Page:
So, here’s a couple of fixes for you folk who are burdened with an HP or Compaq computer and end up having to reinstall the OS after making a hardware change.
The underlying problem is that there is a .bat file that calls a python script to check the tattoo upon boot up. If you remove that call, then there is no check and the machine boots up just fine.
The file is:
UPDATE: A reader whose comments were deleted in my server crash noted that the file should really be:
(e.g. switch CheckConfig with ConfigCheck)
UPDATE2: A reader (see comment #23 by Nitrazepam) has found a similar solution for Vista, where the offending passages seem to be in the C:\hp\bin\CheckDMI folder. I don’t run Windows on any of my boxes — I stumbled on this thing working on my brother-in-law’s box when it broke — I don’t have any idea about changes associated with Vista. Thanks, Nitrazepam!!!
UPDATE2.5: See also comment 104. A couple of people seem to have found this to be even easier. Thanks, Red Dragon!
UPDATE3: Reader Chris Smiddy (comment 128) suggests an even easer fix for Vista. I don’t run Vista on any of my boxes, so I can’t test it, but it seems too easy not to try… Thanks, Chris!!!
UPDATE4: Claudio (comment 130) notes that this is a “hidden” directory and/or file, so you have to be showing hidden stuff if you are using a Windoze recovery disk.
The solution is to get a boot disk that will allow you to edit the hard drive and clear that file. I just deleted everything in cfgchk.bat and left an empty file with that name.A Windows solution was provided by “Alecstar” at geek.com. The discussion can also be seen on the usenet newsgroup alt.comp.hardware.pc-homebuilt. It is to either get the commercial Windows Preinstallation Evironment, a minimal bootable OS that allows you to run from CD (which, of course, Microsoft will not sell to mere consumers), or make one using BartPE. This will allow you to edit the hard drive directly. Go to the cfgchk.bat file, edit it, save the empty file, and reboot.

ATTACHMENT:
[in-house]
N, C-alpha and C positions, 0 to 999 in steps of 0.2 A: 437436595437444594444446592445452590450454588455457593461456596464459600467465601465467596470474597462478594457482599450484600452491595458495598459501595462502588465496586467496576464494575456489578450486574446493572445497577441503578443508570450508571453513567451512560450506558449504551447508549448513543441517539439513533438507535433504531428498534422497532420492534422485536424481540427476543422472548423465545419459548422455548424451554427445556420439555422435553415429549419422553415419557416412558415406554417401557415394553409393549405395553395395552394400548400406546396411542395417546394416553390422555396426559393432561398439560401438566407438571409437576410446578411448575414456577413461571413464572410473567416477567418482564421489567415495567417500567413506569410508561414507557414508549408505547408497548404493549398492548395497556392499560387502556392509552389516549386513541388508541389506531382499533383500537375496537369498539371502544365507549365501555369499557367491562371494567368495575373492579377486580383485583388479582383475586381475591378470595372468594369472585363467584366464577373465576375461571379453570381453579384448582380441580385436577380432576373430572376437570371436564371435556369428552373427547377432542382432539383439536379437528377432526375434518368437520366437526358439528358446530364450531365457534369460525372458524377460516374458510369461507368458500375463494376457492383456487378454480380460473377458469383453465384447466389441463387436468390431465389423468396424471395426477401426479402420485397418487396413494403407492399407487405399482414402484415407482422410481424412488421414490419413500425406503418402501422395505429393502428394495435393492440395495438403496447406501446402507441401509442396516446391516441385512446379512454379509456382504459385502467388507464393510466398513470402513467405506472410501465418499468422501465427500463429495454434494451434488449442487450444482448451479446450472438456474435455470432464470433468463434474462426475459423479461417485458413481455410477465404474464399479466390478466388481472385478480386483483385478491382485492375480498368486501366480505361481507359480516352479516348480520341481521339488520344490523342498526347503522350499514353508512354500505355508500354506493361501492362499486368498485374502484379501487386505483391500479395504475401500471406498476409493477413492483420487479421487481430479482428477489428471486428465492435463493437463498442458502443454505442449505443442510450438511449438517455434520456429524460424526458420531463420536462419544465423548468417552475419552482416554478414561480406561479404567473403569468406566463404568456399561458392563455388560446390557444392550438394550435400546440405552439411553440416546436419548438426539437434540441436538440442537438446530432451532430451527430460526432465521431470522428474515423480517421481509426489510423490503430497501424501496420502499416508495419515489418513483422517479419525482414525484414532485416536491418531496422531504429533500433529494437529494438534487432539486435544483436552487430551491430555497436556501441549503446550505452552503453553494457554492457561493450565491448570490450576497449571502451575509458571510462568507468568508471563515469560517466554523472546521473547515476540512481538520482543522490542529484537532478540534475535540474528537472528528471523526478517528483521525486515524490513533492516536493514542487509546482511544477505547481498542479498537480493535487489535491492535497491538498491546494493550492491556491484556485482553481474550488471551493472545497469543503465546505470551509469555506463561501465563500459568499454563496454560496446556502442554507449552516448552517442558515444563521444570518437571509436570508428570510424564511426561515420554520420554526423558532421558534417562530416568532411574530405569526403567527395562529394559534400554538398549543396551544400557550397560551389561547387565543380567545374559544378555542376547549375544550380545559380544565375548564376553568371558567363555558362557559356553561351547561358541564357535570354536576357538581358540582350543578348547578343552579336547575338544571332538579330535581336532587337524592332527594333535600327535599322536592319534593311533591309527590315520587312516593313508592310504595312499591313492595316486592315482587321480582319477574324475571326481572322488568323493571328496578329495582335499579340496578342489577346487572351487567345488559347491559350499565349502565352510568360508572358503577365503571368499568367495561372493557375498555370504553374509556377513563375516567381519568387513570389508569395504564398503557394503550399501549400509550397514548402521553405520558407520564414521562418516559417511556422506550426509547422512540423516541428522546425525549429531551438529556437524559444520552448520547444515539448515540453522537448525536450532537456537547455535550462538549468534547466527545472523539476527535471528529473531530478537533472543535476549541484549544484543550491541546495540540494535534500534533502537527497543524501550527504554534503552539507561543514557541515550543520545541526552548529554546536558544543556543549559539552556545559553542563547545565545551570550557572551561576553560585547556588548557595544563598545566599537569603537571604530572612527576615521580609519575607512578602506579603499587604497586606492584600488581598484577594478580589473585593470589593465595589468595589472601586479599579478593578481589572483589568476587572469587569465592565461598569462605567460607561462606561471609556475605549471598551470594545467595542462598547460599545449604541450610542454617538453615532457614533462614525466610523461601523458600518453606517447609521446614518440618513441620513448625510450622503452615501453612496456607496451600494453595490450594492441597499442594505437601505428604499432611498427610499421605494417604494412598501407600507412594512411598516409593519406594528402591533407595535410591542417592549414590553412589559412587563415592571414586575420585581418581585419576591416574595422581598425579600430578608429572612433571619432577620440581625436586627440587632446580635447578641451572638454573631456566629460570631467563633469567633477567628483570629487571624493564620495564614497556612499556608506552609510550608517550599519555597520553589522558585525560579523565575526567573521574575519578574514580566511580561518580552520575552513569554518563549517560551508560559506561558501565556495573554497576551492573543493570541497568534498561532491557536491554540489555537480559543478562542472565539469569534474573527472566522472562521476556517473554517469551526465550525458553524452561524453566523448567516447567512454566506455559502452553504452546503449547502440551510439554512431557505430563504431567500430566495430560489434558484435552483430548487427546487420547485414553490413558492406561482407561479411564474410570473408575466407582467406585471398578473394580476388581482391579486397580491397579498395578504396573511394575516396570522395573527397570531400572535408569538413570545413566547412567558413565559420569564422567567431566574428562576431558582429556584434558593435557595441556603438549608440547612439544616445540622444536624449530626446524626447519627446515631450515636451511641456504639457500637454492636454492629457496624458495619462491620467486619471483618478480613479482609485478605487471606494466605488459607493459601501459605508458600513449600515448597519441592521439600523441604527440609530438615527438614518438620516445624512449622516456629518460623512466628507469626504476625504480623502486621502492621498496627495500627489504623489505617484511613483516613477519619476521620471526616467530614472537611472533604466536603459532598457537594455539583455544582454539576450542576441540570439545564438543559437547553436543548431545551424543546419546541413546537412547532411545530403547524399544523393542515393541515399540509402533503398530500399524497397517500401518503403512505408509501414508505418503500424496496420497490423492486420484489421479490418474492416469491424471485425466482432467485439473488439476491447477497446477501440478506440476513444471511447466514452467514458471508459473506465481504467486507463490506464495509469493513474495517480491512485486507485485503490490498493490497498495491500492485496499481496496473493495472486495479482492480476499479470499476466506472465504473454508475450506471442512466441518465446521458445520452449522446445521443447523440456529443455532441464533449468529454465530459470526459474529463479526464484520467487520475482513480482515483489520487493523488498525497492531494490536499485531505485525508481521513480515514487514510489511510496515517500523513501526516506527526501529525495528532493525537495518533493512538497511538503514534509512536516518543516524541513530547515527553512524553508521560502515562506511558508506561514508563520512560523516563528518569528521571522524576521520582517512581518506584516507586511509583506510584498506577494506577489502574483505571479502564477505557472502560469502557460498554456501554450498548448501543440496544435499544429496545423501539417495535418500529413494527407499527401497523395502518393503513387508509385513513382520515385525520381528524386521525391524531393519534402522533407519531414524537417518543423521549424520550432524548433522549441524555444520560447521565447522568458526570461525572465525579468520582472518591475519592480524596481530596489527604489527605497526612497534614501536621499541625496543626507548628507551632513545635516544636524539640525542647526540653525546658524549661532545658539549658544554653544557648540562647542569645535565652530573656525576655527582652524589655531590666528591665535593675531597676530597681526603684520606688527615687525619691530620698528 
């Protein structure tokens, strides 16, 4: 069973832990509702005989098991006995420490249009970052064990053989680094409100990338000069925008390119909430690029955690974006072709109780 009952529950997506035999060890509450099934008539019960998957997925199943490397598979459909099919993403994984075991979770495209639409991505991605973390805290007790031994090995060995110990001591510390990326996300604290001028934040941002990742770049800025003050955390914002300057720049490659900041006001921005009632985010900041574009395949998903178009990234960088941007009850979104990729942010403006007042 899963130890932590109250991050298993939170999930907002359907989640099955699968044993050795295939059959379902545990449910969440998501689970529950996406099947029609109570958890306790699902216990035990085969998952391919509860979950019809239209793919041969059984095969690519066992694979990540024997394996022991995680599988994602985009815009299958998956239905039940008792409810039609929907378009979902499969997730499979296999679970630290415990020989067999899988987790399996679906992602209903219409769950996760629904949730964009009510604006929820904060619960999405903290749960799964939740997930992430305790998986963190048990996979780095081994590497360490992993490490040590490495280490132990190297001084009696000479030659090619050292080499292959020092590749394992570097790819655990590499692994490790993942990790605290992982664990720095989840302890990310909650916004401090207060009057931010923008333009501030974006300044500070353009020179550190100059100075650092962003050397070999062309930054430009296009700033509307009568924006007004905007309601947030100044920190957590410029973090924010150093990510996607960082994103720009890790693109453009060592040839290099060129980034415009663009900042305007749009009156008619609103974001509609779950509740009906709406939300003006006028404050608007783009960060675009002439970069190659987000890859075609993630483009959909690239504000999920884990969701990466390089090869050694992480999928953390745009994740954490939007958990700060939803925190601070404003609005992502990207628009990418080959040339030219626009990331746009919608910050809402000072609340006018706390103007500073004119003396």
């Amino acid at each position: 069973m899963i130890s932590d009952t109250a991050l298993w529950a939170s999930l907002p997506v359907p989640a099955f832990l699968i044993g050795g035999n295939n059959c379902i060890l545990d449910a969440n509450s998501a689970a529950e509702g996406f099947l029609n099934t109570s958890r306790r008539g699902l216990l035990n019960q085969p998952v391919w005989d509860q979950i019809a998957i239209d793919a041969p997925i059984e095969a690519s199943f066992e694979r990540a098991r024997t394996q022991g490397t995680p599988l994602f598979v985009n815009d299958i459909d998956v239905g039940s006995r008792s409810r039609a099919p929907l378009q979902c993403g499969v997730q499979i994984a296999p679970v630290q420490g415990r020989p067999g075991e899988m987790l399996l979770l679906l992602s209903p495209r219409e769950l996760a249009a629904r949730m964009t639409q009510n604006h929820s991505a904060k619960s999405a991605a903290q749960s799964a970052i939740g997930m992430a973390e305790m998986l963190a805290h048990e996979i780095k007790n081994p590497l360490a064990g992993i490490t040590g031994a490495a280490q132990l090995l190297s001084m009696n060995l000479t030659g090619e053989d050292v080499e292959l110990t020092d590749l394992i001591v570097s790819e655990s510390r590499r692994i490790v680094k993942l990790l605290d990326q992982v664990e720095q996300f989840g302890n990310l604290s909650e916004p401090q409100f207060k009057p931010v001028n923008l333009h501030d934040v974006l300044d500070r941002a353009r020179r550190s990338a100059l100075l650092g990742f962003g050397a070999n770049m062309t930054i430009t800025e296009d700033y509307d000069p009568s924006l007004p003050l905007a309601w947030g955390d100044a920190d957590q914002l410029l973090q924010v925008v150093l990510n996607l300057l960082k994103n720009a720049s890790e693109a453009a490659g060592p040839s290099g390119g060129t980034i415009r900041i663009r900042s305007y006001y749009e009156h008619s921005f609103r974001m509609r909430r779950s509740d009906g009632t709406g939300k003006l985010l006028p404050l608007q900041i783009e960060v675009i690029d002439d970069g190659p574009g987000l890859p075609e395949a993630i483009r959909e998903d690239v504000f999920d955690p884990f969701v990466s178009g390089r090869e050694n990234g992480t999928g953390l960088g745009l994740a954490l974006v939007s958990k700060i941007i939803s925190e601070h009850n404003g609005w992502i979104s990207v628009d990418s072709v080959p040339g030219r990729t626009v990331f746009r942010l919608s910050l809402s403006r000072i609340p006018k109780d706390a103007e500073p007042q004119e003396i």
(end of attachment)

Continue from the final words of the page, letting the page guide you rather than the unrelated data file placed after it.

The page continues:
I have never been able to successfully build a BartPE disk, mostly because the Windows disks I have never seem to be compatible with the ones BartPE requires — I have too old a version, the wrong service pack, etc. It’s too much of a hassle for me, but if you are a Windows person, go for it.
A much simpler (for me) Linux solution is to get a bootable mini-distro that has Captive-NTFS (which allows writing to NTFS disks) on it, and edit the file that way. Sources on the net wrote that Knoppix had Captive-NTFS in its Utilities, but when I downloaded the most recent stable Knoppix, it was not there. Instead, there was a note that there was an experimental NTFS writable system on the DVD, which I didn’t have time to download. Instead, I found a *wonderful* boot disk called the “Ultimate Boot Disk.” It comes in two forms — Basic and Full. The “Full” version contains a stripped down Knoppix with Captive-NTFS that allowed me to easily access the hard drive and empty cfgchk.bat. NOTE — SEE UPDATE BELOW.
UPDATE6: Captive-NTFS is no longer maintained, and is probably unnecessary. Just about all of the newer distros I’ve looked at can read and write to NTFS drives. LINUX advances on. I know that both SUSE and Mandriva distros do well at reading and writing to NTFS drives, and I assume (but haven’t tested) Ubuntu. So any of the live distros of these should work, such as Mandriva One.
UPDATE7: See Jill’s comment #98 — there have now been a couple folk who have followed her directions using the Ultimate Boot CD. Thanks, Jill!
UPDATE 8: “helpful” in comment 166 has a solution without a bootable disk, but with an intact recovery partition (for Vista, I presume). Thanks, “helpful”!
So that’s it — download a boot disk, edit the file, and reboot.
And, as Alecstar noted, never buy a Compaq or HP box again.